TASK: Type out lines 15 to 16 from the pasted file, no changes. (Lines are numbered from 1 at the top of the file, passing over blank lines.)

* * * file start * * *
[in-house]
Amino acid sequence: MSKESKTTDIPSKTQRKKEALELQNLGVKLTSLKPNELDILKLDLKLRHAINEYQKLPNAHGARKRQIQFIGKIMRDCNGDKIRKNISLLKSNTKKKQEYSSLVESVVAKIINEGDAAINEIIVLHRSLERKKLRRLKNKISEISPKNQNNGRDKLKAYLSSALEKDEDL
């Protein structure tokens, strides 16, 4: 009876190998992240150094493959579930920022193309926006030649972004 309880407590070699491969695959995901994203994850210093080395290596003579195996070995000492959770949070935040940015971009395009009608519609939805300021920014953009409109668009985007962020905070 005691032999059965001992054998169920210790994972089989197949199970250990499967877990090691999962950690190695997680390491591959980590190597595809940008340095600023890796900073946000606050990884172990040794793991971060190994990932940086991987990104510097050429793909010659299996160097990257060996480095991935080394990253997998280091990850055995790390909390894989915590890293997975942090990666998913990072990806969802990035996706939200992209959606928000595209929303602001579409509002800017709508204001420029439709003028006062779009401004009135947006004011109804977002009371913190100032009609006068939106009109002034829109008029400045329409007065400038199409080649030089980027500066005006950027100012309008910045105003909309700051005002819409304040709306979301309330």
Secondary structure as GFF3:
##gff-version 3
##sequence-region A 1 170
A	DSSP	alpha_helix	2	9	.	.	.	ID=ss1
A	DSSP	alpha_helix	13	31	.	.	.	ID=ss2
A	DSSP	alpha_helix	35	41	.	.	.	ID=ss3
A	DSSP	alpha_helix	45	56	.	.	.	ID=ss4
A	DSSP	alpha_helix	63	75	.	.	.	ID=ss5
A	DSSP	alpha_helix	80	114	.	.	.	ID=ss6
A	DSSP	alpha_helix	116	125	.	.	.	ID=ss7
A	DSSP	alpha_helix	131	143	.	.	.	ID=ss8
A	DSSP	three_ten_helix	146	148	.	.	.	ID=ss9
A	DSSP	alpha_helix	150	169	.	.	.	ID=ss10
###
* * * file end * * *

A	DSSP	three_ten_helix	146	148	.	.	.	ID=ss9
A	DSSP	alpha_helix	150	169	.	.	.	ID=ss10